Impulse buying is something that we all do, and later regret when it comes to checking our online banking. We all make New Year’s resolutions, and they can often be disastrous, with 80% of people failing by February and regretting it instantly — have you managed to stick at yours? One of the most common New Year’s resolutions is to cut down on spending, and although this sounds achievable, if you don’t have a fully-pledged strategy in place, the likeliness of failure spirals out of control.
Unfortunately, unexpected expenses can arise at any time and leave us in a difficult situation to deal with — from broken boilers to needing to make a third trip on a return bus ticket; and we need to pull out the extra money. It all adds up.
We’ve teamed up with Stagecoach, who have competitive bus pass prices to make some assessments on how extra savings can come in handy if something like that was to occur and listed the following methods below:
If you opt for travelling smart, you can see yourself making enormous savings — but how? Using a megarider ticket, you will be able to travel as much as you want and can tailor your own needs to the ticket type. Whether you’re in need of a weekly bus pass for your travels, or a monthly one — you will find yourself making a huge saving in comparison to buying a ticket every day.
Motorists on average spend £168,880 on their car; are you prepared to spend so much? With efficiency growing in public transport, there is no reason for you not to consider making the bold move that could help you fulfil your resolution this year and save you a fortune.
The main cost of running a car is petrol, which stands at around £1,052,04 each year. Servicing a vehicle costs can add up to £441 over a twelve-month period — which can change depending on the individual’s situation. MOTs can cost up to £168.46 annually. Cost of parking is on the rise, and with more vehicles on the roads, there seems to be a higher demand. Over the year, a motorist can find themselves paying £145.80 on parking. When it comes to insurance, this can sway dramatically as younger drivers will find themselves paying a higher cost to be on the road — on average, insurance costs an experience driver £436 every year. Tax can equate to £116.35 on a yearly basis. Car supplies can cost a driver £29.61 and if you were to go abroad and wished to drive, holiday rental cars can leave you £180 out of pocket. Speeding tickets equal £25.12 for the average driver here in the UK. This would cost a driver £2,594.38 in total where commuters find themselves paying considerably less for a significant service — imagine the saving you would make with a megarider ticket!
How much is your lifestyle costing you?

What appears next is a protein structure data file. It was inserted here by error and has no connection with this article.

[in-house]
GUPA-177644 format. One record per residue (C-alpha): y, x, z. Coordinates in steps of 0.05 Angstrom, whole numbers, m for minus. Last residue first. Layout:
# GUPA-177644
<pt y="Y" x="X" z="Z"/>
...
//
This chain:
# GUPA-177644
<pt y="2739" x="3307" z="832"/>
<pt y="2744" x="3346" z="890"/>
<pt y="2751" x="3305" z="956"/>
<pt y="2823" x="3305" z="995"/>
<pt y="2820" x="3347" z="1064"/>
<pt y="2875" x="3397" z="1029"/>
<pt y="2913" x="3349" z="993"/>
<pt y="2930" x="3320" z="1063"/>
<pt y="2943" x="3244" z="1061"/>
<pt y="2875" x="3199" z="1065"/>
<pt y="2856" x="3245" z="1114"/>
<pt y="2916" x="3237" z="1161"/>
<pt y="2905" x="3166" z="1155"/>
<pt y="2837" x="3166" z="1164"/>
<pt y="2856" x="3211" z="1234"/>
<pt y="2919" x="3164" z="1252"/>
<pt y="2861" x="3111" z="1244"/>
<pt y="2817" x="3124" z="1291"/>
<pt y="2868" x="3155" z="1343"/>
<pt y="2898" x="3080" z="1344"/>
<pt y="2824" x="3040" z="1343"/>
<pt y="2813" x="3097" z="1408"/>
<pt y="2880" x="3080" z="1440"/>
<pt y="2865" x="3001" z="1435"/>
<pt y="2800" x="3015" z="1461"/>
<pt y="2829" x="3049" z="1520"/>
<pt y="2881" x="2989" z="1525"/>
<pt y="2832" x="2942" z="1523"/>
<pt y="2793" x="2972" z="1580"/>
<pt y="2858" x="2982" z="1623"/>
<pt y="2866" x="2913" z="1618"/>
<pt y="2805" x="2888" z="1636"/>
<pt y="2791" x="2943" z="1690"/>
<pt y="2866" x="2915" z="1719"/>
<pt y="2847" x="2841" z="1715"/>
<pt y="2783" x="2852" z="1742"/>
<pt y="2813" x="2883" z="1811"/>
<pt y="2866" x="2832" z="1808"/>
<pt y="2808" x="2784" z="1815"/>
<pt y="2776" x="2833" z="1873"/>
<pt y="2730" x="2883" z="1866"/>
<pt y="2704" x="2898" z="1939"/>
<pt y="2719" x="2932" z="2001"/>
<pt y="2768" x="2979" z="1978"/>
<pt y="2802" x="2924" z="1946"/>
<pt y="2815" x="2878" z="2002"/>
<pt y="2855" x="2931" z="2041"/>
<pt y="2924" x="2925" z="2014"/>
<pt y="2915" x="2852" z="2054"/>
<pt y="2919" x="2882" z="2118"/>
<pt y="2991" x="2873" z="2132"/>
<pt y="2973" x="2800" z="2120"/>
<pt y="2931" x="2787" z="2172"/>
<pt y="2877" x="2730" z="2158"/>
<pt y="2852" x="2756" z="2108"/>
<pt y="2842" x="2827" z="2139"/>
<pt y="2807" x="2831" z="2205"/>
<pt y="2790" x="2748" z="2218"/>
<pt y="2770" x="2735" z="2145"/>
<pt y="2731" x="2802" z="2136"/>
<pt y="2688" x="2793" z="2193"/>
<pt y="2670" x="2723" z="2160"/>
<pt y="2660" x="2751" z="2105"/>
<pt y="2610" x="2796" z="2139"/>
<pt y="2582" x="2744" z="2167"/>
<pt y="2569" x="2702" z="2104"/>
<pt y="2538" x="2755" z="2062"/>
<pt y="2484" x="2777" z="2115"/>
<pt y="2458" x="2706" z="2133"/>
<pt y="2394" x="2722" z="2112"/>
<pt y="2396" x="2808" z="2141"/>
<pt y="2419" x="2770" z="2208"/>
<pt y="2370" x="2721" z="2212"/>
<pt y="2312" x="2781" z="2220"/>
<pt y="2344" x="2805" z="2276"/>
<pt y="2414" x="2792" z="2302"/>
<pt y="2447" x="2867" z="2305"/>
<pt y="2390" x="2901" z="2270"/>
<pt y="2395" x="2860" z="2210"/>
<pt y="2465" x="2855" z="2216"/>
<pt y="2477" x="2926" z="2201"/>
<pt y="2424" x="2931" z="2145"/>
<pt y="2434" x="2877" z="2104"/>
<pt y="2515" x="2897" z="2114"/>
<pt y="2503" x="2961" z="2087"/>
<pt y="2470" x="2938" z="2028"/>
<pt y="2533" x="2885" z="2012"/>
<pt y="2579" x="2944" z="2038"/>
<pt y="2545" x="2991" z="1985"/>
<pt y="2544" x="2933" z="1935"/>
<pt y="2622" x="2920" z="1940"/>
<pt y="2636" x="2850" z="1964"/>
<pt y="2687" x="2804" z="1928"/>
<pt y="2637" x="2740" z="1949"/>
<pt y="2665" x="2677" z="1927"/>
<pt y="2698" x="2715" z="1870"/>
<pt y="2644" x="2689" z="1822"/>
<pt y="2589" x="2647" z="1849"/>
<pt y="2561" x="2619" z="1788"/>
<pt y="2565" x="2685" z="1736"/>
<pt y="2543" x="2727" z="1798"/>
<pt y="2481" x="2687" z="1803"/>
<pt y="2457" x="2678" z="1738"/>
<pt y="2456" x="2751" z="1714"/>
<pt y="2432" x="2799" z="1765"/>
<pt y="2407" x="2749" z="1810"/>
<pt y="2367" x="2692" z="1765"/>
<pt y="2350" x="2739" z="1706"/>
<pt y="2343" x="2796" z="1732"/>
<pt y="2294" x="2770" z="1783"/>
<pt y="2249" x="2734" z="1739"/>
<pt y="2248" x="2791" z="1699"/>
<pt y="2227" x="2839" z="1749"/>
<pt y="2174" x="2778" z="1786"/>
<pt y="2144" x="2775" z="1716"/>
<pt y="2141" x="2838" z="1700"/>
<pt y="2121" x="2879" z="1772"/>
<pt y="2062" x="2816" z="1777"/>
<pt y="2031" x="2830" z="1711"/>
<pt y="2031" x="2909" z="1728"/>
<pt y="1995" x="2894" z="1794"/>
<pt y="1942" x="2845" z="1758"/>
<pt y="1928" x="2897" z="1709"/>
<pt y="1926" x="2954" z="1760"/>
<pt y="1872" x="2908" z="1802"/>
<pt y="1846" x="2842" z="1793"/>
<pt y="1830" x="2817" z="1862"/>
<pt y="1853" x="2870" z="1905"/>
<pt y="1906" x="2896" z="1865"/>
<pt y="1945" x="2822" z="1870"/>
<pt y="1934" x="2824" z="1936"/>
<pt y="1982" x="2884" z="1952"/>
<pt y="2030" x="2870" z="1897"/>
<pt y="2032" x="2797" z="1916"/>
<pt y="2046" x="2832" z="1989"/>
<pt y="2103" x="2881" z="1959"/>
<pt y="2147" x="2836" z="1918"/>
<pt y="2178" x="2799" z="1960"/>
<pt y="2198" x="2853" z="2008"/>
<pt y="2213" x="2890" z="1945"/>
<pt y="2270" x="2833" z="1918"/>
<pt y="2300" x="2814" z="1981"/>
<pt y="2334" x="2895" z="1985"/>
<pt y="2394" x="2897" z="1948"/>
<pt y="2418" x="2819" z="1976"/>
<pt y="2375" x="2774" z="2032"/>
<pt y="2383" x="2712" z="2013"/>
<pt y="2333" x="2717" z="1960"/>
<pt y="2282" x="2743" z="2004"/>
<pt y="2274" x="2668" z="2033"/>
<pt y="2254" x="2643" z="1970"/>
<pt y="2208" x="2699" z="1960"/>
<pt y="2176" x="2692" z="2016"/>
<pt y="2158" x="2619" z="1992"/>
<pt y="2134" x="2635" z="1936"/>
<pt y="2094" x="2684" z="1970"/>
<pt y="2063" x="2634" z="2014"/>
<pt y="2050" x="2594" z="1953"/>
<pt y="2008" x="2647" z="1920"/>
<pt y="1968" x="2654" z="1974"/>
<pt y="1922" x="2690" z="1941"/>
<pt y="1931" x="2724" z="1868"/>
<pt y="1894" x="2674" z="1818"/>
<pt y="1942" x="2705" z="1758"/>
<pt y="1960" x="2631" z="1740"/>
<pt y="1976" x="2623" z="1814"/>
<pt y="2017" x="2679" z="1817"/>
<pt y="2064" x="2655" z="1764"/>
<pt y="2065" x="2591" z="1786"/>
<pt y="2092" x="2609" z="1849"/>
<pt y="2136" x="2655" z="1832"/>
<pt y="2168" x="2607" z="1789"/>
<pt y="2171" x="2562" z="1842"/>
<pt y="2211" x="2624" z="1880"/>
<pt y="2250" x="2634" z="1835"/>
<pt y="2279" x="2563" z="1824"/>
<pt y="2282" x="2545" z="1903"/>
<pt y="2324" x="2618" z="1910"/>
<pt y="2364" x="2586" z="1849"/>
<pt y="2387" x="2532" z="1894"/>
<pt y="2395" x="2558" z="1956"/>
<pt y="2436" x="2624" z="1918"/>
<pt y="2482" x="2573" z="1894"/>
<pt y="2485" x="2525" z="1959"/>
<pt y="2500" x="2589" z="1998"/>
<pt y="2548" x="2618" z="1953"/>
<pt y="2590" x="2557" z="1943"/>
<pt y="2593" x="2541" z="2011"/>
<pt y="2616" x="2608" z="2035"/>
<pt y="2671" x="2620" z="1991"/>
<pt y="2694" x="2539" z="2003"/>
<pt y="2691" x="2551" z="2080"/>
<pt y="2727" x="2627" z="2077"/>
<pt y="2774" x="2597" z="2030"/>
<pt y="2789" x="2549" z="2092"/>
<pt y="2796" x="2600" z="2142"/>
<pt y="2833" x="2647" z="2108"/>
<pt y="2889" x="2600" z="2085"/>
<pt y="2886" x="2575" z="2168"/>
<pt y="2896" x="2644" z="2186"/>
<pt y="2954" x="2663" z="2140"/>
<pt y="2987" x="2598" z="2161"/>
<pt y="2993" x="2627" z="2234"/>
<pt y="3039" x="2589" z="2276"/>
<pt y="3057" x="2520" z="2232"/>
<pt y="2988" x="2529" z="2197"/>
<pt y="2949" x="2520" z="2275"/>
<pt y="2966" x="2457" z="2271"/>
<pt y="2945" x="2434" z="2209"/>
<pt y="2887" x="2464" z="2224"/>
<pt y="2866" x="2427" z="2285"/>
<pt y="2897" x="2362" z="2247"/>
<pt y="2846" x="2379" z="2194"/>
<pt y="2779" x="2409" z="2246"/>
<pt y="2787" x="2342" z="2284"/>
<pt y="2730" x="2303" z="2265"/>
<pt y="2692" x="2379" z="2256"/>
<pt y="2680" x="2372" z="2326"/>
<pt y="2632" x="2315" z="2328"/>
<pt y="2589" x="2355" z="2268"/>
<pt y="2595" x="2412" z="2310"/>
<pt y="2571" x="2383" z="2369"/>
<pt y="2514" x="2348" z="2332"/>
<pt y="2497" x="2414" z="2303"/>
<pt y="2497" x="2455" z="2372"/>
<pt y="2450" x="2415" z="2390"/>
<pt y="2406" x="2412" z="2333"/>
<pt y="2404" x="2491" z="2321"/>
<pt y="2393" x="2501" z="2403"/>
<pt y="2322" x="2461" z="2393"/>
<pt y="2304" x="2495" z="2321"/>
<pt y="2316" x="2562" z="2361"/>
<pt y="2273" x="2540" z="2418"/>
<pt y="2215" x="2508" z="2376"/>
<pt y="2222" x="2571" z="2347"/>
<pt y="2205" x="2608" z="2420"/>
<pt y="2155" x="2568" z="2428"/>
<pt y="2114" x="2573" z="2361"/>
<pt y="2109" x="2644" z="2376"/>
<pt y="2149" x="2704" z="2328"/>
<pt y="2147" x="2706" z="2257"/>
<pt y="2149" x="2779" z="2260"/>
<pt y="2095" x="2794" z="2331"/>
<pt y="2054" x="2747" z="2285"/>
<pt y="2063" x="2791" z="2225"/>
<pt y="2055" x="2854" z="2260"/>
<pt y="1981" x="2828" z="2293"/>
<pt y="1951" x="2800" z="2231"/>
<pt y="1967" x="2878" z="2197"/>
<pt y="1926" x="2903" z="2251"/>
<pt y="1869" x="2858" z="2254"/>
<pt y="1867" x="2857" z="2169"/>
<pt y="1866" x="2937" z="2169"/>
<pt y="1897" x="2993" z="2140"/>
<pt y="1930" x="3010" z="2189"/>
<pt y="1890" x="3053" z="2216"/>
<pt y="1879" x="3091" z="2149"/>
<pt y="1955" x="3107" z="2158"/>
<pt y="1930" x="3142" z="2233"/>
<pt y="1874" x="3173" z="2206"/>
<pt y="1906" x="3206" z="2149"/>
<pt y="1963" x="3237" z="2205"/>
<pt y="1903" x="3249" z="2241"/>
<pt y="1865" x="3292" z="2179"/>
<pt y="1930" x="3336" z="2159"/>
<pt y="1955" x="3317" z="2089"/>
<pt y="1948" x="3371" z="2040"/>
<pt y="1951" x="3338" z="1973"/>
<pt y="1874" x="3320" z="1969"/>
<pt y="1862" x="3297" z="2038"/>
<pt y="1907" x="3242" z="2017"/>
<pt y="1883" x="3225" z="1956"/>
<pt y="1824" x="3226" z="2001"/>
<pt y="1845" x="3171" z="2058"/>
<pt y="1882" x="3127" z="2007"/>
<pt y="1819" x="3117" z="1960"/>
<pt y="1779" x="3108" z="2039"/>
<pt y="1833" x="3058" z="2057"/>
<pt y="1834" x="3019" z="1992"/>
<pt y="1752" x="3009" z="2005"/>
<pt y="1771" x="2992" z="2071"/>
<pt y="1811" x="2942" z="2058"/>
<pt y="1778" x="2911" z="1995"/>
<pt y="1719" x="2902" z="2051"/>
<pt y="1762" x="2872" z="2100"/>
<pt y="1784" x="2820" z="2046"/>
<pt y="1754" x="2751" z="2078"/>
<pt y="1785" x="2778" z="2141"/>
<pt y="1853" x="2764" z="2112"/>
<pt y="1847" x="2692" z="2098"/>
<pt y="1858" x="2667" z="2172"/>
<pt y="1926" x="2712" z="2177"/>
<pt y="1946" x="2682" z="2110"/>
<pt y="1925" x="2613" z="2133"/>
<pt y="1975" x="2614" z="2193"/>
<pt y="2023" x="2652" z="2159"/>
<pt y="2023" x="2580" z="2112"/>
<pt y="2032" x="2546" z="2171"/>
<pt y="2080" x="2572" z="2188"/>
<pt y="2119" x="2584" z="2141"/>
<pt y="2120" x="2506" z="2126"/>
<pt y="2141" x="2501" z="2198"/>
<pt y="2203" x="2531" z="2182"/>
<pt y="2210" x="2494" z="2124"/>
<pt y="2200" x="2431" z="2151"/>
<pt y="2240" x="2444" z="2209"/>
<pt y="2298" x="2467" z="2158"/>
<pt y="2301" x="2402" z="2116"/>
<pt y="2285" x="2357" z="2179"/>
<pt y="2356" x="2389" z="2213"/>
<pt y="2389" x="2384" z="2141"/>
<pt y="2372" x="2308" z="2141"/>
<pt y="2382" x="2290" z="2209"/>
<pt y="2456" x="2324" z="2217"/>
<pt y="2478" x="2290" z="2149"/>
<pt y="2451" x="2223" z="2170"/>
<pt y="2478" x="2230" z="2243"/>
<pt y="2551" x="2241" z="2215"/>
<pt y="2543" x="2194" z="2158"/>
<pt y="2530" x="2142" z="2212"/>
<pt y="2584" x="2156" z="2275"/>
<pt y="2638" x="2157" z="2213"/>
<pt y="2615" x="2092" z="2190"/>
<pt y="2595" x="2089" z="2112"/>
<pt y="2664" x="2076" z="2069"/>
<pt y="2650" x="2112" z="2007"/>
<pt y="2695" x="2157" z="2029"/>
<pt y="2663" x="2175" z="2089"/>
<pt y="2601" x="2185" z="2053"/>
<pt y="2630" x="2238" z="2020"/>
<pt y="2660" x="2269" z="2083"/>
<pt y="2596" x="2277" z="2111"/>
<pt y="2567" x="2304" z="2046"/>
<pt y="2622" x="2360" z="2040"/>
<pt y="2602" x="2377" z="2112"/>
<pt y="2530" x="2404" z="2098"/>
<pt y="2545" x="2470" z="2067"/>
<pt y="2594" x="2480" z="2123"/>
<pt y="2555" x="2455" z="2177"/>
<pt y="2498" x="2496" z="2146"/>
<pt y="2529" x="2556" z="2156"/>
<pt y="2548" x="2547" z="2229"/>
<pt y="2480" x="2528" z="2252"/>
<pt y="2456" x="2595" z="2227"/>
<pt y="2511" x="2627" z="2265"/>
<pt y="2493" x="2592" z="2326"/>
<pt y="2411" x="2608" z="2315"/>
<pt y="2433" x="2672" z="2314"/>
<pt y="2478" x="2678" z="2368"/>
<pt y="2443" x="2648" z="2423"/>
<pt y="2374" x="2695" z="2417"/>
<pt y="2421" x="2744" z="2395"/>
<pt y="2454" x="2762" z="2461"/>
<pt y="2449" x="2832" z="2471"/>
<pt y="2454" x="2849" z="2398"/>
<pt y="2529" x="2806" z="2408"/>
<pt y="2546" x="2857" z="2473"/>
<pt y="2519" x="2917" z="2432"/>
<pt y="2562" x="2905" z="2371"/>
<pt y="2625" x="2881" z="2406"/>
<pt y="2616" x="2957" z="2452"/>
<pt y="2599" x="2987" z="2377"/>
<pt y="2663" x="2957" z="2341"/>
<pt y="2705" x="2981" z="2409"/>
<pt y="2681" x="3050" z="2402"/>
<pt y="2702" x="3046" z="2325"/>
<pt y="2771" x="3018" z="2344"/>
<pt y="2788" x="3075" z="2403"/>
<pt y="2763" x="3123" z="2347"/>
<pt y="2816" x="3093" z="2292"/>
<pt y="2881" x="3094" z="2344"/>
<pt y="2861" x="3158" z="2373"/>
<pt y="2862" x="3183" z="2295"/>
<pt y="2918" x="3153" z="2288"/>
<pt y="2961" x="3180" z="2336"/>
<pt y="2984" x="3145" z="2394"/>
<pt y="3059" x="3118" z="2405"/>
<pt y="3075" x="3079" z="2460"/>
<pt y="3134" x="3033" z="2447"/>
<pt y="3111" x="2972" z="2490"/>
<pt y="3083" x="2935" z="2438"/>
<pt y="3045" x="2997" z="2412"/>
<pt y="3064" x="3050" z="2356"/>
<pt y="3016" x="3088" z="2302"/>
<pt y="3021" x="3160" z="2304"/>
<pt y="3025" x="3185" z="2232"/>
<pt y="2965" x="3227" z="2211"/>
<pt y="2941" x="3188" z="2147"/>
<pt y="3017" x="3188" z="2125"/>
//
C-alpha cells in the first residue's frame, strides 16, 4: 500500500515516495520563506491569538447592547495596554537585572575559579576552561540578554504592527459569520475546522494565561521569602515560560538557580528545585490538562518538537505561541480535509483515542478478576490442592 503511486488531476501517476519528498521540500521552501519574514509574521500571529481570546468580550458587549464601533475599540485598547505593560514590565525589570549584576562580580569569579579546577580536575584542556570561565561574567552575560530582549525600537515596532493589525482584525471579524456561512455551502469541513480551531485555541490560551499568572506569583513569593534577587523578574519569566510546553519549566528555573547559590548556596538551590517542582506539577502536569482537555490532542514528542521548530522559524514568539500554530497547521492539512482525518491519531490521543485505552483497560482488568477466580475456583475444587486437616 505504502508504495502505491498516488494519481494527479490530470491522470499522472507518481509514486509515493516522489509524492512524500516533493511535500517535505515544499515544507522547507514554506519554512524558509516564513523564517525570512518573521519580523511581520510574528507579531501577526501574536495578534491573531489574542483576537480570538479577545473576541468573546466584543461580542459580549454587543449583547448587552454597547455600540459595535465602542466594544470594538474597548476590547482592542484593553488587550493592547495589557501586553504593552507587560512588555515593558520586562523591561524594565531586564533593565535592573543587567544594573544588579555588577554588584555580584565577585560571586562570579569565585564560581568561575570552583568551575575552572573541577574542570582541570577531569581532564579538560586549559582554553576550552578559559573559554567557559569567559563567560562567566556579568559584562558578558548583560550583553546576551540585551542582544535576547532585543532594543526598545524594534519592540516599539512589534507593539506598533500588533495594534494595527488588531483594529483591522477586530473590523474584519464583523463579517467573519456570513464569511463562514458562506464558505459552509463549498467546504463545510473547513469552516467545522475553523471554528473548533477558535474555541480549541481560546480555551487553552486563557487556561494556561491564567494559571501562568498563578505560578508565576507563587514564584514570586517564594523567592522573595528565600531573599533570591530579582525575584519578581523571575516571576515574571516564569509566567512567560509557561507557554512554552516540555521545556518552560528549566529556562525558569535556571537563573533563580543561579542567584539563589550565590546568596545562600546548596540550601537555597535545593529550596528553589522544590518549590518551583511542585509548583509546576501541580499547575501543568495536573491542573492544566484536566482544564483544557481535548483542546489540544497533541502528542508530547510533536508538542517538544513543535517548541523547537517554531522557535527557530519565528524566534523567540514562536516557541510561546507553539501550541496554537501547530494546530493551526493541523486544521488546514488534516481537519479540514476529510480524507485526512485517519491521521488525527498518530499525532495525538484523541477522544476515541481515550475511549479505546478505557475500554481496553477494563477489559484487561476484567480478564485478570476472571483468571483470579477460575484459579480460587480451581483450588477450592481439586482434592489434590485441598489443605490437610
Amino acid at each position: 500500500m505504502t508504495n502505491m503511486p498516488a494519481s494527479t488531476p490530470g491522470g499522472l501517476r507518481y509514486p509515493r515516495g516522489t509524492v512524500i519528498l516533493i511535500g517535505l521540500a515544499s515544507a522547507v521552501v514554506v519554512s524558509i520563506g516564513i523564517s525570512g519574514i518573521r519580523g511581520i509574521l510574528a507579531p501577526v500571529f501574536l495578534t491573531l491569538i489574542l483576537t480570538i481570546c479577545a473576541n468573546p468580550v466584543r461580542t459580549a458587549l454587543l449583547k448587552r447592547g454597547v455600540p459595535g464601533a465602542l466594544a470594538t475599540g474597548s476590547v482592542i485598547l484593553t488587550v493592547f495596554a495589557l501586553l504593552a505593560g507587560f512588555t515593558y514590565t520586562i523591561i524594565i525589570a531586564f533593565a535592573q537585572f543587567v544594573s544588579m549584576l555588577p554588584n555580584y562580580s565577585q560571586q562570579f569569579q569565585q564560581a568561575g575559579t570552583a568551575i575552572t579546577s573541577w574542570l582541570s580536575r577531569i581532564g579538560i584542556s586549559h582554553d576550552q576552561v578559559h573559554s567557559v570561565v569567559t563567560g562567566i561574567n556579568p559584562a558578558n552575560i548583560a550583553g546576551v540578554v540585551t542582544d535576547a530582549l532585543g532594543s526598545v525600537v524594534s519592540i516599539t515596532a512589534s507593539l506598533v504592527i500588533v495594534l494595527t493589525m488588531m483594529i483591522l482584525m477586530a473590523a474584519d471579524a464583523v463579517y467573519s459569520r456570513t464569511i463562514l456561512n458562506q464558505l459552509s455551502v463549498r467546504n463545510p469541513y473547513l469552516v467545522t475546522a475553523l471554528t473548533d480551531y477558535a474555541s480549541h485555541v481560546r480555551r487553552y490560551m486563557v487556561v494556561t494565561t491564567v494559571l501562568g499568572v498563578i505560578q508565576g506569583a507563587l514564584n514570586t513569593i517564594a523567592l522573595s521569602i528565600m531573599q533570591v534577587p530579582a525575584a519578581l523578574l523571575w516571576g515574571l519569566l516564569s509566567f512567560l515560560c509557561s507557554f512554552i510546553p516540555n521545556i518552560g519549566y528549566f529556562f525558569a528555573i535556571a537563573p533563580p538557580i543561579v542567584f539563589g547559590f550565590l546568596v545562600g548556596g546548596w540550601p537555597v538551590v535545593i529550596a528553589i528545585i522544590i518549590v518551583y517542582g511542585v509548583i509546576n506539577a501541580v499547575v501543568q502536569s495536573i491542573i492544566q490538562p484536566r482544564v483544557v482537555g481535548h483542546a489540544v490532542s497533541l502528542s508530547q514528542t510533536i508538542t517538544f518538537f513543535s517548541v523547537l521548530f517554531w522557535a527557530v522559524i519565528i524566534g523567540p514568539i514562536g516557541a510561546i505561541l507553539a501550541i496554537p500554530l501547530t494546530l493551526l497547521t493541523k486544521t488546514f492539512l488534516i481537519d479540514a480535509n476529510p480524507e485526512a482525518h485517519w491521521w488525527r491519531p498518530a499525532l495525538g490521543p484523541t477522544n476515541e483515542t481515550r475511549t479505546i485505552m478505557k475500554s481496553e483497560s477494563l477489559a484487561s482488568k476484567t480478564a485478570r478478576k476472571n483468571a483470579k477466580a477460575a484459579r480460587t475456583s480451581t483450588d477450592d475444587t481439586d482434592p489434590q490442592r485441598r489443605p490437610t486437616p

Is coffee really that expensive?
Britain has been captured by the coffee craze and has over 21,000 coffee shops in the country — with this, MyVoucherCode has estimated that people in the UK visit at least three times each week; which can be extremely costly. This means that Brits visit coffee shops around 156 times a year with an average spend of £8.52 — with travel expenses, this could go up to £13.85. This creates an annual average spending of £2,600, a majority of which could be saved if you were to opt for taking your own coffee to work.
If you were to buy a 250g pack of Douwe Egberts ground coffee, you could make an estimated 30 cups. When looking to see how much a 1kg pack would cost, Amazon has priced the coffee at around £15, meaning that each cup of coffee would cost close to 13p. Try taking a flask to work and even purchasing an on-the-go coffee cup that will see you through your day.
Is smoking really that expensive?
Not only is smoking harmful for your body, but detrimental to your bank balance — smoking 20 each day with the average pack costing £10.20, you could save an incredible £3,796 each year. MoneySupermarket.com has stated that non-smokers pay around £6,309 less for life insurance, which could be something worth investing in for the new year.
Vaping is always a healthier and cheaper alternative too. 10ml bottles of liquid cost around £5 on average — saving those who turn to vaping around £1,900.
Is buying lunch on-the-go damaging to our bank accounts?
Gone are the days where we’d prepare our lunch the night before work as it’s becoming much easier to buy our food on the go — whether this is a meal deal at our local supermarket or from those food trucks parked outside our offices. But what if we told you that, on average, forking out for lunch every day could cost you £1,288 according to research carried out by VoucherCloud. Evidently, you could make a huge saving by preparing your lunch at home — whether this is making a quick sandwich or taking in a tin of microwavable soup to heat up. When we looked at the total working days in 2017, there was 252 — if we went by Poundland’s price of tomato soup, which is 50p, you would find yourself paying £126! A massive saving for anyone looking to cut down on costs.
Do unexpected expenses happen that often?
54% of 2,000 people surveyed said that they had to fork out some extra money to deal with an unexpected expense. On average, these costs totalled £248.70 — showing that any saving is beneficial for occurrences like these. 47% of these issues happened in the kitchen, a room which is essential to the day-to-day running of any home, and if you don’t have the money to pull out instantly, it could cause an everyday stress. Using the savings you would have made by taking your own lunch and coffee to work, quitting smoking, and travelling smarter — you will be able to make life easier. It was also found that 35% of people had to use a credit card to cover the costs of unexpected expenses. With 18% of them not being able to pay more than £100 on their own, 17% had to borrow from friends and family!
How are you pledging to save more of your money?